Tribute to the 96 held at St George’s Hall

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Vigil for Hillsborough at St George's Hall. Pic © Sam Davies / JMU Journalism

Vigil for Hillsborough at St George’s Hall. Pic © Sam Davies / JMU Journalism

The city remembered the 96 in a service at St George’s Hall this evening, as Liverpool reflected on the aftermath of the ‘unlawful killing’ verdict at the Hillsborough Inquests.

A huge crowd of 30,000 gathered outside Lime Street and St George’s Plateau for the event, with all applauding the families, who Mayor Joe Anderson congratulated for their “tremendous victory”.

The 90-minute vigil, featuring hymns, readings and speeches, was to commemorate the Hillsborough victims following yesterday’s historic events at the inquests.

It was a moment almost three decades in waiting, as justice for the 96 people who died in the 1989 Hillsborough stadium disaster was finally served.

Though the long 27-year battle to reveal the truth – the real truth – has been won, yesterday’s ruling leaves another phase lying in wait.

The current South Yorkshire Police chief constable David Crompton has been suspended in the wake of the findings, and the families will now turn their attention to discovering whether other police commanders who were serving back in 1989 will face prosecution.

That determination will not be met until the settlement of two separate investigations – one by a dedicated police team and the other by the Independent Police Complaints Commission.

The expectation is that investigators will hand files to the Crown Prosecution Service in December, where evidence will be considered for up to six months before a decision on charges is made.

Vigil for Hillsborough at St George's Hall. Pic © Sam Davies / JMU Journalism

Vigil for Hillsborough at St George’s Hall. Pic © Sam Davies / JMU Journalism

Trevor Hicks, whose teenage daughters Sarah and Vicki Hicks died in the tragedy, stated he and the Hillsborough Family Support Group would continue to demand justice.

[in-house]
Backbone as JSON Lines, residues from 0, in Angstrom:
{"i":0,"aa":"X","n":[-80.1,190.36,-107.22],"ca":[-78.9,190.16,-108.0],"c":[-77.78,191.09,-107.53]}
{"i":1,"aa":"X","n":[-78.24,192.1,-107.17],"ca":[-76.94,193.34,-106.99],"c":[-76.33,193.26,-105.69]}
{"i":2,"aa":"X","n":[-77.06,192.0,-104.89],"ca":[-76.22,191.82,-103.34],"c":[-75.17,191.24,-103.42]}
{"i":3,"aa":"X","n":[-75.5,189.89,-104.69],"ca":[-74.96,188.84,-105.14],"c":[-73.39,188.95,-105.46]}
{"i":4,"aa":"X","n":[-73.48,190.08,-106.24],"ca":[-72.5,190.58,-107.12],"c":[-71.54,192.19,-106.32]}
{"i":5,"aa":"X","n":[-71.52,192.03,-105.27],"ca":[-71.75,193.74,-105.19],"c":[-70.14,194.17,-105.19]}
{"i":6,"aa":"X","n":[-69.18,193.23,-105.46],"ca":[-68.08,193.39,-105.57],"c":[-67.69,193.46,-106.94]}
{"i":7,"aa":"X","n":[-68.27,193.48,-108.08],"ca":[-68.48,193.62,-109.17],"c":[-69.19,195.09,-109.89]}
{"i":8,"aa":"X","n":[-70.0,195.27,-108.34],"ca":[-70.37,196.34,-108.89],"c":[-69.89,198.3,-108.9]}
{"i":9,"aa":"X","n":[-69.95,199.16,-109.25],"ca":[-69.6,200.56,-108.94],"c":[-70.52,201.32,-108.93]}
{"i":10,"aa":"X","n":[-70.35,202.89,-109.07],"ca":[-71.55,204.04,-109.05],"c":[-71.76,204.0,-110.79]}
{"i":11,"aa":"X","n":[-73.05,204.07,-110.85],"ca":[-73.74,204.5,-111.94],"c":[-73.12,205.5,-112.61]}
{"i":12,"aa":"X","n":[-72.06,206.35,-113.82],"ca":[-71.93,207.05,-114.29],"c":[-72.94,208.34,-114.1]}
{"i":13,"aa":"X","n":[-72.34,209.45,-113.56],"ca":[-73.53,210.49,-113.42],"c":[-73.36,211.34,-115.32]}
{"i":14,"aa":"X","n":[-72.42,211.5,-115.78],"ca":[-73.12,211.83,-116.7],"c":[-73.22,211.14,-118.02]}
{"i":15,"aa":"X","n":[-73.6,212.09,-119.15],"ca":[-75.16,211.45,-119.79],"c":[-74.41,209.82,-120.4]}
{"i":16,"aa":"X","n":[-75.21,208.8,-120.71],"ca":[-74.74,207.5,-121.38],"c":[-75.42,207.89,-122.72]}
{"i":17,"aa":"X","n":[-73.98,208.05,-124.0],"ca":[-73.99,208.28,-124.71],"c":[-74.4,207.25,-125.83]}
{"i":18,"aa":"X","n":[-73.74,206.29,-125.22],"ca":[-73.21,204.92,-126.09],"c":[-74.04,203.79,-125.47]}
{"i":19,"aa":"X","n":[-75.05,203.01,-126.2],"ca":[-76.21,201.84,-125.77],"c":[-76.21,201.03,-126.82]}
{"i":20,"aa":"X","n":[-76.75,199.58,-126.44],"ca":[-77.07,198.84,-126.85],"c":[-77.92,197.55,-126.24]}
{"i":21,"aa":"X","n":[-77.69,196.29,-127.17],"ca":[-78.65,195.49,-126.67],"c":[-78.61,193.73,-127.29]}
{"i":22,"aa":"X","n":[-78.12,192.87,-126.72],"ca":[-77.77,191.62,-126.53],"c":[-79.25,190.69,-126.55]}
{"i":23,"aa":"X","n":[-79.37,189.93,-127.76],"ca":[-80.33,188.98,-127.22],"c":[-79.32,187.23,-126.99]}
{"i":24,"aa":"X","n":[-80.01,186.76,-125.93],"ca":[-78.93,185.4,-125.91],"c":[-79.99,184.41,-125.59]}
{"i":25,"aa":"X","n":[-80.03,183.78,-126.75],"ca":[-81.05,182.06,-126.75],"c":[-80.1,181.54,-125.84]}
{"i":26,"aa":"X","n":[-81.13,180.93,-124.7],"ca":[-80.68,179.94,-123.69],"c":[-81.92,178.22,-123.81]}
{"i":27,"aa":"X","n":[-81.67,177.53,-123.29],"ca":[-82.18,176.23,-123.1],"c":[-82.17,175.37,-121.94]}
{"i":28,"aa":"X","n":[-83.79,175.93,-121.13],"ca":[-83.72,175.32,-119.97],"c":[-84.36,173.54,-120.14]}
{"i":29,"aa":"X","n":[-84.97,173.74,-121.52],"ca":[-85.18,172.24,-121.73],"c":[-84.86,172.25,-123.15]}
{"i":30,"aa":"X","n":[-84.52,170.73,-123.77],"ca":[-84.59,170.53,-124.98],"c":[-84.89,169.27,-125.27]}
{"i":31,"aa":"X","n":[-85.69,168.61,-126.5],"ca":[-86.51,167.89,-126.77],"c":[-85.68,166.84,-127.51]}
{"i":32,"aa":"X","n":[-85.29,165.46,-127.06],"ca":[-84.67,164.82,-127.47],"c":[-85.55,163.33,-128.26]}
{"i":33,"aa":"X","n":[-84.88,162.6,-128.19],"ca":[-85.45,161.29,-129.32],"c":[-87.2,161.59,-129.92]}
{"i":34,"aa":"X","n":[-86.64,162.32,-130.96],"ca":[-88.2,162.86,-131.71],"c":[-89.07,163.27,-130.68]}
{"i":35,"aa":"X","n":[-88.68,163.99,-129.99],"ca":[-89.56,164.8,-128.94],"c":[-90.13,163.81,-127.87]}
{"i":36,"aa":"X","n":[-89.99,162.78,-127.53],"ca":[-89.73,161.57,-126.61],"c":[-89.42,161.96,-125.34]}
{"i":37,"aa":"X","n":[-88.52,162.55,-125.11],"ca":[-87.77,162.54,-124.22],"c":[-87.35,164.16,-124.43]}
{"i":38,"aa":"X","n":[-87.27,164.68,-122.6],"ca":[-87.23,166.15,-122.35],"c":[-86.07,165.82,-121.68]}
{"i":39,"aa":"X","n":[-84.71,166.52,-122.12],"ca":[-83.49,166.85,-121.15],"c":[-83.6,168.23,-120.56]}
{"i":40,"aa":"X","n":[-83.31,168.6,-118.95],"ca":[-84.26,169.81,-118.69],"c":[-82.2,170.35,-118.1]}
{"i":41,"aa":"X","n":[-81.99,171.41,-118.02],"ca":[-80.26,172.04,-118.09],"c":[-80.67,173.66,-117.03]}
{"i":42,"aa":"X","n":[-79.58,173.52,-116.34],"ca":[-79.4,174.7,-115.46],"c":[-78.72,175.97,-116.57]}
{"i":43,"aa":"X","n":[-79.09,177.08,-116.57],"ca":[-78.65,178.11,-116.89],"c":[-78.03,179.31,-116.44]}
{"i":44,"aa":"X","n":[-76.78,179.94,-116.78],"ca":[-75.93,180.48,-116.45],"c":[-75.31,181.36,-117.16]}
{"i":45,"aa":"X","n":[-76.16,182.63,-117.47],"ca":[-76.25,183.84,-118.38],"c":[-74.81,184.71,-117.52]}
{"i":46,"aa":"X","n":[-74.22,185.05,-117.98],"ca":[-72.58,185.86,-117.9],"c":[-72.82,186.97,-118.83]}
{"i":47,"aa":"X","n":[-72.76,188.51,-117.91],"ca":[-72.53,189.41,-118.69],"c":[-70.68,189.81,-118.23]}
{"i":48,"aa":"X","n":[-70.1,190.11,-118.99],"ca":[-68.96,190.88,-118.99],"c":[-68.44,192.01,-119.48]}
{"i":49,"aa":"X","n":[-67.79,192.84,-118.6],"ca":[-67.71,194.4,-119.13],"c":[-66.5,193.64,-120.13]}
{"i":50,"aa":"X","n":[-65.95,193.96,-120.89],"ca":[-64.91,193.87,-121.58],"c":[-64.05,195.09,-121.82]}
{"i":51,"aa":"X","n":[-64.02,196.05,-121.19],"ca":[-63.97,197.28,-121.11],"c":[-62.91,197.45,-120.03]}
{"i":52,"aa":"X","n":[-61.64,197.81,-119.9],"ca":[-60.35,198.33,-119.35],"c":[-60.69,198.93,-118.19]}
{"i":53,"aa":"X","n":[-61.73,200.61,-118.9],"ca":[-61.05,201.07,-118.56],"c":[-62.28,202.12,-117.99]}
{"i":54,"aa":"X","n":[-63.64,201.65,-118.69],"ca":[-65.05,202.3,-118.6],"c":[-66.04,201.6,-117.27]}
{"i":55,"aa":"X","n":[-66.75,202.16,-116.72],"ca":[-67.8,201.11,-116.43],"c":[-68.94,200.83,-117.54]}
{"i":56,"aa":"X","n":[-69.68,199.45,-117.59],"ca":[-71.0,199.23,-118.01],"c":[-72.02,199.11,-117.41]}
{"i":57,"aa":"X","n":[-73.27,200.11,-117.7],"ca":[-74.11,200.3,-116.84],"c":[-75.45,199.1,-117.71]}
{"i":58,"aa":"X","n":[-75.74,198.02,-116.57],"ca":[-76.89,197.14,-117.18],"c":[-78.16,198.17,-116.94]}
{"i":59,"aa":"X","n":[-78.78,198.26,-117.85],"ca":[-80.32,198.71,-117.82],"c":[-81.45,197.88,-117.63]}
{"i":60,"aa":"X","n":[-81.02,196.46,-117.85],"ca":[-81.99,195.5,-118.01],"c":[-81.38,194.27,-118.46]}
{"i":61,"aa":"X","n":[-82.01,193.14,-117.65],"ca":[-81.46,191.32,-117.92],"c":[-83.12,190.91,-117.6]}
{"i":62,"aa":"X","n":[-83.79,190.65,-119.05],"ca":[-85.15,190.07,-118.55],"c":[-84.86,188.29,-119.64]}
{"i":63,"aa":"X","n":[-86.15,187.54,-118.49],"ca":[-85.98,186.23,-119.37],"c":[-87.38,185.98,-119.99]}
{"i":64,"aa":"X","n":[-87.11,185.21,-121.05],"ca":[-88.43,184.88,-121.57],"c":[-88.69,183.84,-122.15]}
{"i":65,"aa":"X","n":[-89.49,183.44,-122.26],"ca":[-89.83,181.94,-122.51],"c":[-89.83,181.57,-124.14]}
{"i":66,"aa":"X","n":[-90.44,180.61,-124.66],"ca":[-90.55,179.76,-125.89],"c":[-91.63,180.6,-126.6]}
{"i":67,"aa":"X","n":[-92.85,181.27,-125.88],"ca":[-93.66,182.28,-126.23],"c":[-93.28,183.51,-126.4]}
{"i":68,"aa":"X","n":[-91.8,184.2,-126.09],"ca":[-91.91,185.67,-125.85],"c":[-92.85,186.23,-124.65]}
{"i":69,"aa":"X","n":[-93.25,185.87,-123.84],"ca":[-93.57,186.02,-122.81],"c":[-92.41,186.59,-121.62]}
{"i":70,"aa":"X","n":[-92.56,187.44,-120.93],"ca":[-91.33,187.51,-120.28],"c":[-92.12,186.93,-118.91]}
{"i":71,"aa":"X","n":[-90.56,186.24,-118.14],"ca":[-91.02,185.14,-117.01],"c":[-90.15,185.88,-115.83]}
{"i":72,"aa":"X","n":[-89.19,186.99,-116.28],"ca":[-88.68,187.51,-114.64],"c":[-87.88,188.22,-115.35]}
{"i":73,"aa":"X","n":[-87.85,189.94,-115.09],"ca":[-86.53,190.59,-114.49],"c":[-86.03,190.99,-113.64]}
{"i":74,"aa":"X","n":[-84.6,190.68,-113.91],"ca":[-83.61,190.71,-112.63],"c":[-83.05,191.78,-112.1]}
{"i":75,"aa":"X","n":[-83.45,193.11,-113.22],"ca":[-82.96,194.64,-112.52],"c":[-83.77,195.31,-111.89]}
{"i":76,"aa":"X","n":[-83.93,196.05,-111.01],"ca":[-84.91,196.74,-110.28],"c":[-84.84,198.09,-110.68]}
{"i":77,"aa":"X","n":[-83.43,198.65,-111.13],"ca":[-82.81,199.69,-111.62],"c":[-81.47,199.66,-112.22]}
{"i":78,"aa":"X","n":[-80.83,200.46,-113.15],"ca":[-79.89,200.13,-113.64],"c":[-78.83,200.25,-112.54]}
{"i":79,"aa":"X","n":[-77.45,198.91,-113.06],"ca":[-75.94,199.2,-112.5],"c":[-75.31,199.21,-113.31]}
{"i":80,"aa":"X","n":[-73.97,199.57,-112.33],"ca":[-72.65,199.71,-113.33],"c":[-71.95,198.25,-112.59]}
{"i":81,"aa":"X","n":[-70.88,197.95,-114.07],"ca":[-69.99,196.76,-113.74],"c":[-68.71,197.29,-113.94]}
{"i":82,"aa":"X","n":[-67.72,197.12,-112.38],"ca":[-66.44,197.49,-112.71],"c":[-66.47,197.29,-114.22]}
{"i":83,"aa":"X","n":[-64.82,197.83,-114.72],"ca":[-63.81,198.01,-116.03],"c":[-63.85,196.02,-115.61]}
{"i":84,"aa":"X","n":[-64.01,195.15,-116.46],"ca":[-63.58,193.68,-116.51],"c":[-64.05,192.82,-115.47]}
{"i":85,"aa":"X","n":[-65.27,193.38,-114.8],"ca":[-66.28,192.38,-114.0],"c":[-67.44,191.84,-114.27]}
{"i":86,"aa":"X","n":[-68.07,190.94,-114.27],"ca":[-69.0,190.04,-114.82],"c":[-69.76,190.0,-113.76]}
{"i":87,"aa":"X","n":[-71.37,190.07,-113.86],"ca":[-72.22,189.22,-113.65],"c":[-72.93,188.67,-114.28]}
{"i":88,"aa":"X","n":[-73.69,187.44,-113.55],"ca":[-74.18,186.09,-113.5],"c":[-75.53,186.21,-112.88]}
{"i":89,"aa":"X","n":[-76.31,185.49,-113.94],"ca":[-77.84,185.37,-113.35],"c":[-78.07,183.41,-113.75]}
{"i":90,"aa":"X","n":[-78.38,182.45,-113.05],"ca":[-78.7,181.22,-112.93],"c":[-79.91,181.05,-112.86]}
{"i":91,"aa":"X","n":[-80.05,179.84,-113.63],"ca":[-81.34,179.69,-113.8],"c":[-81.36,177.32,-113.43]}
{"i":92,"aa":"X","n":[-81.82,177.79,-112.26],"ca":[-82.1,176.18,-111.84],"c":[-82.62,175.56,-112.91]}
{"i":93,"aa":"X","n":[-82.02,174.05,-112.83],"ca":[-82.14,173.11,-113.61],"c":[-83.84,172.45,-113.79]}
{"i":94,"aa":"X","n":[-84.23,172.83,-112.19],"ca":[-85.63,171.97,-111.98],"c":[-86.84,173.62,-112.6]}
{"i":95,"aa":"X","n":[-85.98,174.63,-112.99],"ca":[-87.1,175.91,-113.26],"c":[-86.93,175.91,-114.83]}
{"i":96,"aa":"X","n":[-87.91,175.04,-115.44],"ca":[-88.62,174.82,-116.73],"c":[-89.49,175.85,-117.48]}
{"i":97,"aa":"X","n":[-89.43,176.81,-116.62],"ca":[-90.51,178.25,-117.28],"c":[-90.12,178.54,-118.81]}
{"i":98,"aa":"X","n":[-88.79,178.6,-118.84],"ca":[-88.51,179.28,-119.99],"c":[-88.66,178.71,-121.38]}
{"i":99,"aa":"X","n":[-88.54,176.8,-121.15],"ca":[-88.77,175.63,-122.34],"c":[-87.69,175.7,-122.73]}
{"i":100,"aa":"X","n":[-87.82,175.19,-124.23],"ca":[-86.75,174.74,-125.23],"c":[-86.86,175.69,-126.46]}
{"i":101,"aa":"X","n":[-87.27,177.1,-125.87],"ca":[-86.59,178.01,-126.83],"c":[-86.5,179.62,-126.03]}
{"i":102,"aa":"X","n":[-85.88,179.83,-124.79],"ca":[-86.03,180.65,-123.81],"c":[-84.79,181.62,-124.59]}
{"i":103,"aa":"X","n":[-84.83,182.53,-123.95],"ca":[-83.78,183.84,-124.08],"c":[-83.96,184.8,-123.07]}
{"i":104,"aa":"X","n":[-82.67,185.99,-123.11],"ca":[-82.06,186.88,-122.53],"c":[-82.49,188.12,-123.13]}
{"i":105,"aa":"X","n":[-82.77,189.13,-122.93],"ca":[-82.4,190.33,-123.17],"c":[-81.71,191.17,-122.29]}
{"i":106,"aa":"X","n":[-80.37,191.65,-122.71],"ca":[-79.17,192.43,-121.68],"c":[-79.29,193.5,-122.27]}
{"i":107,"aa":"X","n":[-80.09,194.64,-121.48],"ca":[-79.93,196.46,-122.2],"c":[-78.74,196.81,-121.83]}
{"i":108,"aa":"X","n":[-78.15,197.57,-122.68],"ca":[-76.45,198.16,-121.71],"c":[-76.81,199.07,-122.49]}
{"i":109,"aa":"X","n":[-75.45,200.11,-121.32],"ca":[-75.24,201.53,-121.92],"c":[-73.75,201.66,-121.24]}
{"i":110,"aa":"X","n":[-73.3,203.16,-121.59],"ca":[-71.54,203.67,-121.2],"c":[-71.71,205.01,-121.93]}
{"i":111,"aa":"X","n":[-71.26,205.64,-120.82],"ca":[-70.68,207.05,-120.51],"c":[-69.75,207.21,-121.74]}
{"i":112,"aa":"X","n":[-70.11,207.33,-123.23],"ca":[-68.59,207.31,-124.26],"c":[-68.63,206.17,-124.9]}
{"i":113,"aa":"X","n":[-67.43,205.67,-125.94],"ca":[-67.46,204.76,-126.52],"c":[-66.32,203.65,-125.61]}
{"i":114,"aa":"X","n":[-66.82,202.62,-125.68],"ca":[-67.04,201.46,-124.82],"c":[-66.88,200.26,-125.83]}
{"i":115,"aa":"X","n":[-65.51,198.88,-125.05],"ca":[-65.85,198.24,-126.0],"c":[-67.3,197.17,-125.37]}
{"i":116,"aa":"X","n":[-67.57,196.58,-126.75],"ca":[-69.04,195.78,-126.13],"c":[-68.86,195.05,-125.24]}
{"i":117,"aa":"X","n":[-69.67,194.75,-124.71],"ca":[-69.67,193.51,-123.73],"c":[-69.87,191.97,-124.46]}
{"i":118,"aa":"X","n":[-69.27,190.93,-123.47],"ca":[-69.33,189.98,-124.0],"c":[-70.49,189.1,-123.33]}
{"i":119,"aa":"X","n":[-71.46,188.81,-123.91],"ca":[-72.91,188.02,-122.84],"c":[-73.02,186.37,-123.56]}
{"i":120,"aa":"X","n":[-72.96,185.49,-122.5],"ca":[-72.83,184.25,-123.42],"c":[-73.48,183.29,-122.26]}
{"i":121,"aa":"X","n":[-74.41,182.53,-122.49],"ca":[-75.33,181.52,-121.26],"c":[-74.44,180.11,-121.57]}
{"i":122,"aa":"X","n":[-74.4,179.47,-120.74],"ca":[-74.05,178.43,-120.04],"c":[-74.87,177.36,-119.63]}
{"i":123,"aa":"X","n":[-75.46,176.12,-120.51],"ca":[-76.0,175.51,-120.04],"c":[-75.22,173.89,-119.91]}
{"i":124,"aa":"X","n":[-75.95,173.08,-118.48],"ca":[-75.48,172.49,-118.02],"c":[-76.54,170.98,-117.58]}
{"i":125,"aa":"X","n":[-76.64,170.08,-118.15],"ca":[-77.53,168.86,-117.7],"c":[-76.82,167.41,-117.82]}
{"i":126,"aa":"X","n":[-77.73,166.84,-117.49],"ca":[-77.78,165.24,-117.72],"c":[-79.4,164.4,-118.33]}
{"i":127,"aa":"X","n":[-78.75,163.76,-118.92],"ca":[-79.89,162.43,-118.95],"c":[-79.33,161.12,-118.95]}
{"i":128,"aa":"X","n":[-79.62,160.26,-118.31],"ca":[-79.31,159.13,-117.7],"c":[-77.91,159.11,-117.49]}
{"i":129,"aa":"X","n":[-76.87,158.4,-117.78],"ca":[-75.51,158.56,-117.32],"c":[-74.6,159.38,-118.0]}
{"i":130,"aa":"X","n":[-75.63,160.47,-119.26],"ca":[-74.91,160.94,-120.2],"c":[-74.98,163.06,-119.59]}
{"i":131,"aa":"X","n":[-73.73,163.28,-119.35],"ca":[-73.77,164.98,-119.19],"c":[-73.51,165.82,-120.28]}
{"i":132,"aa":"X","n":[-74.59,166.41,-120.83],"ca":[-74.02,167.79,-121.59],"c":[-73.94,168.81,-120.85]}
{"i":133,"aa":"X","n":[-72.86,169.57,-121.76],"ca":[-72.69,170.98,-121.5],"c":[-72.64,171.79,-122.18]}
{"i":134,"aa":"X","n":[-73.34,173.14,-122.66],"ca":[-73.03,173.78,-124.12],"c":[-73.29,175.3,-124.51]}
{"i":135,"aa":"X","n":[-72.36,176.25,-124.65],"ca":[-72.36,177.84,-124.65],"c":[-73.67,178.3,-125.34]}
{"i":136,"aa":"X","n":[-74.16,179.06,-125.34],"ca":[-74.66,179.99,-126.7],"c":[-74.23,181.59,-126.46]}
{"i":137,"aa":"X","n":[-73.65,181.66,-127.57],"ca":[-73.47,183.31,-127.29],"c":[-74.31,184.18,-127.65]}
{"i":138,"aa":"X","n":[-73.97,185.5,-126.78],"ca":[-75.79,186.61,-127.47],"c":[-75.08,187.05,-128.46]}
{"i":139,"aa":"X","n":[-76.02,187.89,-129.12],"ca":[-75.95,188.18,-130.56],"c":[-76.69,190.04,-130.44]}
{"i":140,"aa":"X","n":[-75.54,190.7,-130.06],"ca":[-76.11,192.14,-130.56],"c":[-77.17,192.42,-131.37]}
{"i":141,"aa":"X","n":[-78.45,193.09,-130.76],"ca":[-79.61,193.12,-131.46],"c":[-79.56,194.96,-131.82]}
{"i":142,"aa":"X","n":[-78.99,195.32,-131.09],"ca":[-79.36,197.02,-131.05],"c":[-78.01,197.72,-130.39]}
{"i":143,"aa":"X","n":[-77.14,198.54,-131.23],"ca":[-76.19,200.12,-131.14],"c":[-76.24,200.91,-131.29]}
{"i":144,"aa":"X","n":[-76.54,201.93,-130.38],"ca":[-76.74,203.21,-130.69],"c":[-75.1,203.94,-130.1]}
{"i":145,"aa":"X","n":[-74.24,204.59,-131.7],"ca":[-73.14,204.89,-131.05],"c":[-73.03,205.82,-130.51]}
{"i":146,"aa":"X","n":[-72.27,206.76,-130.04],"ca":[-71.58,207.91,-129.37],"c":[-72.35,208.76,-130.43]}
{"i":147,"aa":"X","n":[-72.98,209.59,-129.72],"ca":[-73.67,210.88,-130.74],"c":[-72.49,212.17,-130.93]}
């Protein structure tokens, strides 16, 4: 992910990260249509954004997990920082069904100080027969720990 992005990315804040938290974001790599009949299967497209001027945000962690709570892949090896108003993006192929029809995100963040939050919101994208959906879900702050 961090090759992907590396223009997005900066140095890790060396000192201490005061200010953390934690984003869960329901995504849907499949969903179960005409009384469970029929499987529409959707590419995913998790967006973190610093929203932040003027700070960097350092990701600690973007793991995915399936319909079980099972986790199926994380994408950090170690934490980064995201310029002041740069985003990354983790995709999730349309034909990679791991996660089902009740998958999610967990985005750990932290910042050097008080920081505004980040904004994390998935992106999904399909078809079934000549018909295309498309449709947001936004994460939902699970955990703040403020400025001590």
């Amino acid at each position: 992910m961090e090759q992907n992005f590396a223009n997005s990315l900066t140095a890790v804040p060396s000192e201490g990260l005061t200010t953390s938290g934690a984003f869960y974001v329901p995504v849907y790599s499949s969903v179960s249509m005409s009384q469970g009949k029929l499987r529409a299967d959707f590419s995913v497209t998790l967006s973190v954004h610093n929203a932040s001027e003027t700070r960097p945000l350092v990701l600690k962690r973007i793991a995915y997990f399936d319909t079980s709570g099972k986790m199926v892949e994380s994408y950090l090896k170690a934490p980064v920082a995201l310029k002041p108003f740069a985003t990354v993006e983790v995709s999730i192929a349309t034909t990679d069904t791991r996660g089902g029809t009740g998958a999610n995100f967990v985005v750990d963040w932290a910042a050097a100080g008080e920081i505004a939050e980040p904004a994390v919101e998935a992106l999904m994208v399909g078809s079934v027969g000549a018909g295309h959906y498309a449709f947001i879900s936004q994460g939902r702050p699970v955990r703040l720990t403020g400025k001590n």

He said: “Obviously we hand over to the CPS and other people now, and we will be keeping an eye on them.”

Amongst the others who may face action is former Chief Superintendent David Duckenfield, the 1989 match commander.

During the inquests, Duckenfield admitted his decision to open an exit gate lead to the deaths. This contradicted his initial statement after the disaster, when he claimed fans had forced the gate open.

Duckenfield’s admissions in March 2015 became a focal point of more than two years of hearings, with the inquest jury eventually finding him responsible for manslaughter by gross negligence.

Vigil for Hillsborough at St George's Hall. Pic © Sam Davies / JMU Journalism

Vigil for Hillsborough at St George’s Hall. Pic © Sam Davies / JMU Journalism

Other key findings included the unanimous conclusions that South Yorkshire Police, Yorkshire Ambulance Service, engineers Eastwood & Partners and Sheffield Wednesday’s mismanagement contributed, at least in part, to the 96 deaths.

The fans’ behaviour, however, was found to not have contributed to the tragedy.

This led to cheers from family members inside the Coroner’s Court in Warrington.

Margaret Aspinall, who lost her 18-year-old son James in the disaster, said after the verdicts: “It wasn’t just about the 96 today, this was about all the families, the fans, the survivors—this was getting the clean sweep and clearing their name as well.

“All I can say now, I want the 96 to rest in peace, because they’ve suffered for these 27 years.

“Our city always gets brought down, but yet again the people of Liverpool fight a cause that was so unjust, so unfair, and we’ve done it, and we’ve won it.”

Vigil for Hillsborough at St George's Hall. Pic © Nathan Archer / JMU Journalism

Vigil for Hillsborough at St George’s Hall. Pic © Nathan Archer / JMU Journalism

There was worldwide support via social media for the jury’s verdicts, with the news also featuring on the front page of the International New York Times and all but two UK front pages.

Both PM David Cameron and Opposition Leader Jeremy Corbyn paid tribute to the Hillsborough families during Prime Minister’s Questions on Wednesday.

Home Secretary Theresa May then made a statement on Hillsborough in the House of Commons, with Liverpool-born MP, Andy Burnham, offering an impassioned response as politicians united in a debate condemning the gross injustice of the past 27 years.

About Conor Allison, JMU Journalism